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Iran attacks US forces in Iraq in retaliation for killing of Soleimani

THIS still image from an Islamic Republic of Iran Broadcasting video shot yesterday allegedly shows rockets launched from Iran against the US military base in Ein-al Asad in Iraq. (AFP)

THIS still image from an Islamic Republic of Iran Broadcasting video shot yesterday allegedly shows rockets launched from Iran against the US military base in Ein-al Asad in Iraq. (AFP)

BAGHDAD/WASHINGTON (Reuters) – Iran launched a missile attack on US-led forces in Iraq early yesterday in retaliation for the US drone strike on Gen. Qassem Soleimani whose killing has raised fears of a wider war in the Middle East.

Tehran fired more than a dozen ballistic missiles from Iranian territory against at least two Iraqi facilities hosting US-led coalition personnel at about 1:30 a.m. local time (6 a.m. Manila time), the US military said Tuesday.

US President Donald Trump said in a tweet late on Tuesday that an assessment of casualties and damage from the strikes was under way and that he would make a statement yesterday morning Washington D.C. time.

“All is well!” Trump said in the Twitter post.

Iran’s Islamic Revolutionary Guards Corps confirmed they fired the missiles to retaliate for last week’s killing of Soleimani, according to a statement on state TV.

The statement advised the United States to withdraw its troops from the region to prevent more deaths and warned US allies, including Israel, not to allow attacks from their territories.

Pentagon spokesman Jonathan Hoffman said in a statement that the bases targeted were al-Asad air base and another facility in Erbil, Iraq.

“As we evaluate the situation and our response, we will take all necessary measures to protect and defend US personnel, partners, and allies in the region.”

Trump, who visited the al-Asad air base in December 2018, was briefed on reports of the attack and was monitoring the situation, White House spokeswoman Stephanie Grisham said.

US Secretary of State Mike Pompeo and US Defense Secretary Mark Esper arrived at the White House following news of the attack. It was unclear what response, if any, the United States was planning.

Hours earlier Tuesday, Esper said the United States should anticipate retaliation from Iran over Friday’s killing in Iraq of Soleimani, commander of the elite Quds Force.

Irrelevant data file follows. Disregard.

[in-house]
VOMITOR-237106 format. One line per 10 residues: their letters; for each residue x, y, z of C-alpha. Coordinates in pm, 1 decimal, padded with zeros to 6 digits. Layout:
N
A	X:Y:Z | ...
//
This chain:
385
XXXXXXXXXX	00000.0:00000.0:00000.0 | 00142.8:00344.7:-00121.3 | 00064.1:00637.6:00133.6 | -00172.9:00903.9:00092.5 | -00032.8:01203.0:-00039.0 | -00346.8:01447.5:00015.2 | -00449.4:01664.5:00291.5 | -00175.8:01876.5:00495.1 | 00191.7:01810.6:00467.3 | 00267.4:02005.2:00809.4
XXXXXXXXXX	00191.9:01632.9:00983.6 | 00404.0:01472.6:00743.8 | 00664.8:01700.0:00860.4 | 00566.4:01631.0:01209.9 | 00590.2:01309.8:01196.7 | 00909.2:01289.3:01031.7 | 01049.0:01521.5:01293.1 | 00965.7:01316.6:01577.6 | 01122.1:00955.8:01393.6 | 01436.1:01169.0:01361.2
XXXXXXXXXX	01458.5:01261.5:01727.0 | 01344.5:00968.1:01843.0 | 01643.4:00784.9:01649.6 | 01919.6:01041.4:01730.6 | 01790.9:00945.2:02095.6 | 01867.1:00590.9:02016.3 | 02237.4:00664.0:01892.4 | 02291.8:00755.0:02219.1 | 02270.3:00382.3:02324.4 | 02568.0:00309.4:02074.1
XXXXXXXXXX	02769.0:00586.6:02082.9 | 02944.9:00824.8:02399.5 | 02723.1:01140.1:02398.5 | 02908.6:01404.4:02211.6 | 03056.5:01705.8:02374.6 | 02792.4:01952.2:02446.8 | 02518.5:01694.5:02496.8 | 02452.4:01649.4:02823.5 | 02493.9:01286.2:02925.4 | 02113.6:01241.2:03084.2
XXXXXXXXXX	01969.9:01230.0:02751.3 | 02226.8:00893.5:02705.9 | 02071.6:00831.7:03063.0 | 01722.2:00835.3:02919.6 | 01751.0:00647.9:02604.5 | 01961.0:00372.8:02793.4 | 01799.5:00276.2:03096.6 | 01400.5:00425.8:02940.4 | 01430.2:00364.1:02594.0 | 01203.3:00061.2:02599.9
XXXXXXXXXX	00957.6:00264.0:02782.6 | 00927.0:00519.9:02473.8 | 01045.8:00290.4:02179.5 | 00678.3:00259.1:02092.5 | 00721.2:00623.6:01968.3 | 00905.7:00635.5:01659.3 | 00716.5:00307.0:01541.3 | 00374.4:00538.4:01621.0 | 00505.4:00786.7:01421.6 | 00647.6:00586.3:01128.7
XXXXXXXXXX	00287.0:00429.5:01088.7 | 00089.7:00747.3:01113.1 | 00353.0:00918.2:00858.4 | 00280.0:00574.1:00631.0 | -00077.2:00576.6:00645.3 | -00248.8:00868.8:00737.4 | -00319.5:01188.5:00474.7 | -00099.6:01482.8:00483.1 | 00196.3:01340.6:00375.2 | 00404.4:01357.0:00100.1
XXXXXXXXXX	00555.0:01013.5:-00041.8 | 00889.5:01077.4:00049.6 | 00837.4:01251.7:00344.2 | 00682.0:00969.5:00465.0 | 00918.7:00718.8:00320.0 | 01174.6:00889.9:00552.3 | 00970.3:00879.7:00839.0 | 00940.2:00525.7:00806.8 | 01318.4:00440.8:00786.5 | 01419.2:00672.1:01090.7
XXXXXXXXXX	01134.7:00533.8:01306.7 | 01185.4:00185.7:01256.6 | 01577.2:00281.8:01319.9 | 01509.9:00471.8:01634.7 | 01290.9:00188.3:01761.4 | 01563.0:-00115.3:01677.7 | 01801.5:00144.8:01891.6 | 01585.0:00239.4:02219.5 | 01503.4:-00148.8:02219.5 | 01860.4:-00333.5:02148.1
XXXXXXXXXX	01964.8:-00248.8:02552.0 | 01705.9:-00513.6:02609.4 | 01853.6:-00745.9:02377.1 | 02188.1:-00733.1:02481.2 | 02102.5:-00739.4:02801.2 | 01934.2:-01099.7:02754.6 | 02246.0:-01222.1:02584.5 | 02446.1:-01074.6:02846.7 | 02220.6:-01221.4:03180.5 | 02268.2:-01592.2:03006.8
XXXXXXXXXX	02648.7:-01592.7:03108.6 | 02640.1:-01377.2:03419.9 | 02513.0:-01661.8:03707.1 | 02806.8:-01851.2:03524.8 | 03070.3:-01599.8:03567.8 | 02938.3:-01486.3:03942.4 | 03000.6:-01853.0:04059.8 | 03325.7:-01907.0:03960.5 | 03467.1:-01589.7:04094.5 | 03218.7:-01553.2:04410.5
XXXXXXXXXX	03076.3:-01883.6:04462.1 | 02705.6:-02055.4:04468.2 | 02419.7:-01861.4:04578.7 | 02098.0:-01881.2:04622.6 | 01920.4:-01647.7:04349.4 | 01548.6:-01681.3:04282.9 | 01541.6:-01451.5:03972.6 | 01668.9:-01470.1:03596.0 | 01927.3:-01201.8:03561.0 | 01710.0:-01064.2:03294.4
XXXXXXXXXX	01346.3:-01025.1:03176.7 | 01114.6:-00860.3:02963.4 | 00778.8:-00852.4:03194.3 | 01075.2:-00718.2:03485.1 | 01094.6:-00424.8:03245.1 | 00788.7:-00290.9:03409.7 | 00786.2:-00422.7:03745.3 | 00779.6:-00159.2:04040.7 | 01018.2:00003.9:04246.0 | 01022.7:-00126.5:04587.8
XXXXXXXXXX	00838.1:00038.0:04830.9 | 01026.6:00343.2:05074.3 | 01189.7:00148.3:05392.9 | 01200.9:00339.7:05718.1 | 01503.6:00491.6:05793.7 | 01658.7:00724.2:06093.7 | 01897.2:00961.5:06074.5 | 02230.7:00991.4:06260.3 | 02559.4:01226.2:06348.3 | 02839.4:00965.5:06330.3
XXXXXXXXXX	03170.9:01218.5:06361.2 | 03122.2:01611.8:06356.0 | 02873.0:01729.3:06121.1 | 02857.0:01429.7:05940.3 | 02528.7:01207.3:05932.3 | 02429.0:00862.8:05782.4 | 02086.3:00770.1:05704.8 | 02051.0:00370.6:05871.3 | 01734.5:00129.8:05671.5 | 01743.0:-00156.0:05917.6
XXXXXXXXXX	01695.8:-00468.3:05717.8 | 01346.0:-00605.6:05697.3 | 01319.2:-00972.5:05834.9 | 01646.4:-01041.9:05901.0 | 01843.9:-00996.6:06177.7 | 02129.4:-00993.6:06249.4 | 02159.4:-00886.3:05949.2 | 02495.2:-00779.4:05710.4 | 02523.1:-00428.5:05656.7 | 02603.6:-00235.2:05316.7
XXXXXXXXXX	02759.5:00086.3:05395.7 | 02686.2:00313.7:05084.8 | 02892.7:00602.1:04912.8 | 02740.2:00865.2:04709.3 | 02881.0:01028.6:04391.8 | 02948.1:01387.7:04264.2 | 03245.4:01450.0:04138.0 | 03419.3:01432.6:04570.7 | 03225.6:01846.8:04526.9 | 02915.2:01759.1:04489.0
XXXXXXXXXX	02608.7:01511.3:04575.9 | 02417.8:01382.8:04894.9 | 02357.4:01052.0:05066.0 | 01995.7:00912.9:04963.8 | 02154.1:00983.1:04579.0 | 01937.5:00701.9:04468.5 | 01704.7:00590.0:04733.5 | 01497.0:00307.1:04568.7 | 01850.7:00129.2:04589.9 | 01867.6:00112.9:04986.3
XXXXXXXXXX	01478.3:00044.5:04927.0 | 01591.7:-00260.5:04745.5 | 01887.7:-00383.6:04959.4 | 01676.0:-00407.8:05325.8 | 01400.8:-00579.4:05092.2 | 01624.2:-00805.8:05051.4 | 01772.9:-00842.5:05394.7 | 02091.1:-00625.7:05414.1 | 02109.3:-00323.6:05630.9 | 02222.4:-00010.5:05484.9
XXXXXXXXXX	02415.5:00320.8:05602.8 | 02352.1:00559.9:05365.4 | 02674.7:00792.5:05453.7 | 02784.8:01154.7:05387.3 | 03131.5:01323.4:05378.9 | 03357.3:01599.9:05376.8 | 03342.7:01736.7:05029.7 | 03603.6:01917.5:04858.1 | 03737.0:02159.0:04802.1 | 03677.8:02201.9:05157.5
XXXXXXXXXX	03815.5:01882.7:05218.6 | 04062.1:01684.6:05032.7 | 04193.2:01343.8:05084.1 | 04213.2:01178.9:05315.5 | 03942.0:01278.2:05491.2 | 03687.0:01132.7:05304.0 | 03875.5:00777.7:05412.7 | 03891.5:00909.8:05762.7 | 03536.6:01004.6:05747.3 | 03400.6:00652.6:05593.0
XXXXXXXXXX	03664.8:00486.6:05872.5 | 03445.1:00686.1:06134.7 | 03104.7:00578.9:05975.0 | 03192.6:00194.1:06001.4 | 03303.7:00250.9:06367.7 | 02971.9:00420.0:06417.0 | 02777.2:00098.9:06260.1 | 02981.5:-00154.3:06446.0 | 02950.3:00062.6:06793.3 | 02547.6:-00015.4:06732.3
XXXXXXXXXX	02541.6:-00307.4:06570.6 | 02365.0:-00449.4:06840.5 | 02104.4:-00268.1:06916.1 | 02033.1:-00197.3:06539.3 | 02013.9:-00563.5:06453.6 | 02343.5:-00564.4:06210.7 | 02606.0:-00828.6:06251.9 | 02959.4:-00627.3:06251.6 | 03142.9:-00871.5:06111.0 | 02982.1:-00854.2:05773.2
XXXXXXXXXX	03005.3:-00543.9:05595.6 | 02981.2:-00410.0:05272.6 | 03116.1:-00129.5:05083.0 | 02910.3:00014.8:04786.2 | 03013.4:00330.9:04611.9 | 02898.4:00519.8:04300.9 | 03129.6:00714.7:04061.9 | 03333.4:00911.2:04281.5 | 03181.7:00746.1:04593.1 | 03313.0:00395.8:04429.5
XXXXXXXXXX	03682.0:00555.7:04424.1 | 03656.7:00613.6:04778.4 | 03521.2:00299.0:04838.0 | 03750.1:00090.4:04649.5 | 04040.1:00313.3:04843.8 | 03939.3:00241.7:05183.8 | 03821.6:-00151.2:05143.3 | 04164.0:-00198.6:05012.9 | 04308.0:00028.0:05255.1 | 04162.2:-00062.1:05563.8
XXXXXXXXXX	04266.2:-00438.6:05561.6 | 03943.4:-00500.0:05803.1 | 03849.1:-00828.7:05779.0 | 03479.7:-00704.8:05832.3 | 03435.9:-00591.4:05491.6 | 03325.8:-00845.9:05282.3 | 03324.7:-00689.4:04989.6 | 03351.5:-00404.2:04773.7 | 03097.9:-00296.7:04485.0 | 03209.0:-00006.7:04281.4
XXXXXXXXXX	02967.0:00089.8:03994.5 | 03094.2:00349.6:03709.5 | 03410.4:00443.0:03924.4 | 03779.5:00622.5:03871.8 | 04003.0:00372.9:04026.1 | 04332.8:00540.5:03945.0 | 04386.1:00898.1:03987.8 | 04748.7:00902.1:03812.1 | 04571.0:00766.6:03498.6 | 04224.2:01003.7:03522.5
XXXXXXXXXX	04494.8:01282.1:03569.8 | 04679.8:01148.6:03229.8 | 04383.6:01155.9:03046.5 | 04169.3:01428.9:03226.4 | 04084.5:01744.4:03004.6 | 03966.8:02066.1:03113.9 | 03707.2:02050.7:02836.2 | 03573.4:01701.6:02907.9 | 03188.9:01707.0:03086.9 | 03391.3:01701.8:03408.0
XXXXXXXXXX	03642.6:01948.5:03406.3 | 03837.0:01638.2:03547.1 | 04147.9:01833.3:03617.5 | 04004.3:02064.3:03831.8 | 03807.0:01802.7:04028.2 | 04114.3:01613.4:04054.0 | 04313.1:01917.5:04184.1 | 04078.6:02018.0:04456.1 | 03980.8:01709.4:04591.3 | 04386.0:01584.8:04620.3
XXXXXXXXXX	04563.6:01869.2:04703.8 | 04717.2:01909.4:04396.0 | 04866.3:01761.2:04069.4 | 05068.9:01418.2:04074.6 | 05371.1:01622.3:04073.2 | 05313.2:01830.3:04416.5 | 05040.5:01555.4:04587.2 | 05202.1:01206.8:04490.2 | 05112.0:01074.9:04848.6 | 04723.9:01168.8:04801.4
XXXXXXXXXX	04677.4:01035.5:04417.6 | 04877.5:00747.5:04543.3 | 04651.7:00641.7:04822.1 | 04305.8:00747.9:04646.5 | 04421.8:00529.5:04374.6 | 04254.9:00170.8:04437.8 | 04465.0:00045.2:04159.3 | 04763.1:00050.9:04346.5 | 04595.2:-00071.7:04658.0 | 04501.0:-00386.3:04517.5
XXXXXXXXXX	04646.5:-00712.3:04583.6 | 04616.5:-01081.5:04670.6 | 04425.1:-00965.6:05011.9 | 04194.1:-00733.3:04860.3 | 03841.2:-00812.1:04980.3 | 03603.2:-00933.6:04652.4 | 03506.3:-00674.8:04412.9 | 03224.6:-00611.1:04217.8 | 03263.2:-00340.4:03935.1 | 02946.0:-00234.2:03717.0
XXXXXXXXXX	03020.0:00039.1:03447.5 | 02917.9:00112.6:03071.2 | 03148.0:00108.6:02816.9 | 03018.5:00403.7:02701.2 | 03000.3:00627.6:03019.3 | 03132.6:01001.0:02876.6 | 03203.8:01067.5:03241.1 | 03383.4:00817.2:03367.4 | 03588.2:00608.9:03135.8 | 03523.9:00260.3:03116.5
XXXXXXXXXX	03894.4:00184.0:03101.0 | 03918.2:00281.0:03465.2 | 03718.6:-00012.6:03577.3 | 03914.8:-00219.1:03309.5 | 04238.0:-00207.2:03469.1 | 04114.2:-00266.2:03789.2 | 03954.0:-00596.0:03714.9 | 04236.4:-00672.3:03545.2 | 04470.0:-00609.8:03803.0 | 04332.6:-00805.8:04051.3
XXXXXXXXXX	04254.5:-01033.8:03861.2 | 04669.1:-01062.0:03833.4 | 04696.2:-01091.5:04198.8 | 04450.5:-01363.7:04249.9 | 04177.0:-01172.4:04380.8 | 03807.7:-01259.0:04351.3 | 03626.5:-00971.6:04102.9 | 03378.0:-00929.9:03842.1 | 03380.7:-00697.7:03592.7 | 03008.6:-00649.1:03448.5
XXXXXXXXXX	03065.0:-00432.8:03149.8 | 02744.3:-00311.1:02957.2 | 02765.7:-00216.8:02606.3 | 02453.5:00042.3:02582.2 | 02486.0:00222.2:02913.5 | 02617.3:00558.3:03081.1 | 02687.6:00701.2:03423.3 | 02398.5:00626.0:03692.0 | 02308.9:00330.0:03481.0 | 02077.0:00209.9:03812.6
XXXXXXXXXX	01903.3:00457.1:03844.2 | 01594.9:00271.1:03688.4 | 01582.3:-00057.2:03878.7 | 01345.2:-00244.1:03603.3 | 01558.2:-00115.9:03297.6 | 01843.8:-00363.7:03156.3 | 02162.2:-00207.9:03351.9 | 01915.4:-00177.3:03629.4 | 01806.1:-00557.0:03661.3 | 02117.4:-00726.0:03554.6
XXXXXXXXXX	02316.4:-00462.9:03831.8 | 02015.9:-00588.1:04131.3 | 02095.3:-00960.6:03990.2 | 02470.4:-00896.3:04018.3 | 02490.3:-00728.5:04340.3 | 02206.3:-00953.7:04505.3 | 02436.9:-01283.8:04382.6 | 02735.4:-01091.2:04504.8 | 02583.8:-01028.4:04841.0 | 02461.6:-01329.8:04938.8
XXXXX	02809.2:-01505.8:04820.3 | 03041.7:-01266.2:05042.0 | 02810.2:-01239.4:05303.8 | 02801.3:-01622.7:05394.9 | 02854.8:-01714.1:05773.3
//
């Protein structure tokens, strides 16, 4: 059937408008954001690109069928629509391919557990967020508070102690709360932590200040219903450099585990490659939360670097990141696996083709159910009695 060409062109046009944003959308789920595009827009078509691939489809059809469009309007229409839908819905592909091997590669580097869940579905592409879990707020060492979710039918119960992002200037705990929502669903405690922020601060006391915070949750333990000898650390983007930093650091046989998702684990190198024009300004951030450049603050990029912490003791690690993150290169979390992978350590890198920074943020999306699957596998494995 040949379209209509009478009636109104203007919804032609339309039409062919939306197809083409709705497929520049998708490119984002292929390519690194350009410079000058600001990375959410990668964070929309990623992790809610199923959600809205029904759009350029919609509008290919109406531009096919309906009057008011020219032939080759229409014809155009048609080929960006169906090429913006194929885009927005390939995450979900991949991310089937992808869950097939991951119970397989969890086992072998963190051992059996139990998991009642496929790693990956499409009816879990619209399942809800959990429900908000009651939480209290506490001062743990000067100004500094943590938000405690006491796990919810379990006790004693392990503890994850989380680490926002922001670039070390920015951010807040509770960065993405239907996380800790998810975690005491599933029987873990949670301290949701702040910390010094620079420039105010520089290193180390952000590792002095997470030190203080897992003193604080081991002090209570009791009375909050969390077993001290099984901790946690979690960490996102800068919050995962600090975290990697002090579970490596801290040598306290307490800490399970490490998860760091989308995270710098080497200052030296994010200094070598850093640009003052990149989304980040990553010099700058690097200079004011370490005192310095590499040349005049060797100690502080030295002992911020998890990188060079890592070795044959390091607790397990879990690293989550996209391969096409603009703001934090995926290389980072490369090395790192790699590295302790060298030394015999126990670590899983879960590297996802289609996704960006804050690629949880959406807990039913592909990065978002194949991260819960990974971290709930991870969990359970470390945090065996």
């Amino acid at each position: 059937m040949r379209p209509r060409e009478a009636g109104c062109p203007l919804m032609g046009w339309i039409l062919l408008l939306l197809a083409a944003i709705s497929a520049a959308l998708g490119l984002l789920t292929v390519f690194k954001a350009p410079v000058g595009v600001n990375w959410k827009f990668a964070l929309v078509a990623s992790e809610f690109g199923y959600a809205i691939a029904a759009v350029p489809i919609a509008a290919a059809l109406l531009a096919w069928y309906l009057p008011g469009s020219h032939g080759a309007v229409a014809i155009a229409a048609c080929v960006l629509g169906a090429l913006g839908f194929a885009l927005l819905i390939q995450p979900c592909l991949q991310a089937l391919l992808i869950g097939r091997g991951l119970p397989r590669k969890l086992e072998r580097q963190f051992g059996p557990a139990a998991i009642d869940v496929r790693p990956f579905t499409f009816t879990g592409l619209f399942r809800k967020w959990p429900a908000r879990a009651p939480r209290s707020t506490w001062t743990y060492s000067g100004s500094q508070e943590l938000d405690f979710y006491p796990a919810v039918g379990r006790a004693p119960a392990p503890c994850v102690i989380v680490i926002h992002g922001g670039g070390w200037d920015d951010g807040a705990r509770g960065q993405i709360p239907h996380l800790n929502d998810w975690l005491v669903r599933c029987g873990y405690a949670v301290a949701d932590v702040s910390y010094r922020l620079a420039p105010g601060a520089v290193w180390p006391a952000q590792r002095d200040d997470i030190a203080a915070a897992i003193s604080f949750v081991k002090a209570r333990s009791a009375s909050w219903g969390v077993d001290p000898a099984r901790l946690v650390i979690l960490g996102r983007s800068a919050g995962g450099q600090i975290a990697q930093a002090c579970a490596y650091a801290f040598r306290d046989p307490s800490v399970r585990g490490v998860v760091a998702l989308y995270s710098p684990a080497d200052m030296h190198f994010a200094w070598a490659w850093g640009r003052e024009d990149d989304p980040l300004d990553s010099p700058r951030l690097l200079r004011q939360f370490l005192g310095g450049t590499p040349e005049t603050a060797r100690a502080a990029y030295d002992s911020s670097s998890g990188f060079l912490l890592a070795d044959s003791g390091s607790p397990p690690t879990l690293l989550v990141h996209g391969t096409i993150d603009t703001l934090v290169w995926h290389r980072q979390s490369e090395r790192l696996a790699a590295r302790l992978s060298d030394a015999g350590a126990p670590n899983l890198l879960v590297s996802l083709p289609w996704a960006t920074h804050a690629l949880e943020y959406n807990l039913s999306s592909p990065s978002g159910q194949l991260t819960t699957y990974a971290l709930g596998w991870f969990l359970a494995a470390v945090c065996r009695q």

“I think we should expect that they will retaliate in some way, shape or form,” he told a news briefing at the Pentagon, adding that such retaliation could be through Iran-backed proxy groups outside of Iran or “by their own hand.”

“We’re prepared for any contingency. And then we will respond appropriately to whatever they do.”

Stock markets in Asia fell sharply on news of the rocket attack, while investor safe havens, including the Japanese yen and gold, shot higher. US crude prices surged almost five percent on worries any conflict could cut oil supplies.

Iranian Foreign Minister Mohammad Javad Zarif said Iran took “proportionate measures in self-defense under Article 51 of the UN Charter,” targeting the bases where the attack against its citizens and senior officials was launched.

“We do not seek escalation or war, but will defend ourselves against any aggression,” he wrote in a post on Twitter.

The US Federal Aviation Administration said it would ban US carriers from operating in the airspace over Iraq, Iran, the Gulf, and the Gulf of Oman. Singapore Airlines had already diverted all flight routes from Iranian airspace.

Democrats in the US Congress and some of the party’s presidential contenders warned about the escalating conflict.

“Closely monitoring the situation following bombings targeting US troops in Iraq,” US House of Representatives Speaker Nancy Pelosi said on Twitter. “We must ensure the safety of our service members, including ending needless provocations from the Administration and demanding that Iran cease its violence. America & world cannot afford war.”

Soleimani, a pivotal figure in orchestrating Iran’s long-standing campaign to drive US forces out of Iraq, was also responsible for building up Tehran’s network of proxy armies across the Middle East.

He was a national hero to many Iranians but viewed as a dangerous villain by Western governments opposed to Iran’s arc of influence running across the Levant and into the Gulf region.

A senior Iranian official said on Tuesday that Tehran was considering several scenarios to avenge Soleimani’s death. Other senior figures have said the Islamic Republic would match the scale of the killing when it responds, but that it would choose the time and place.

“We will take revenge, a hard and definitive revenge,” the head of Iran’s Revolutionary Guards, Gen. Hossein Salami, told throngs who crowded the streets for Soleimani’s funeral on Tuesday in Kerman, his hometown in southeastern Iran.

Soleimani’s burial went ahead after several hours of delay following a stampede that killed at least 56 people and injured more than 210, according to Iran’s semi-official Fars news agency.

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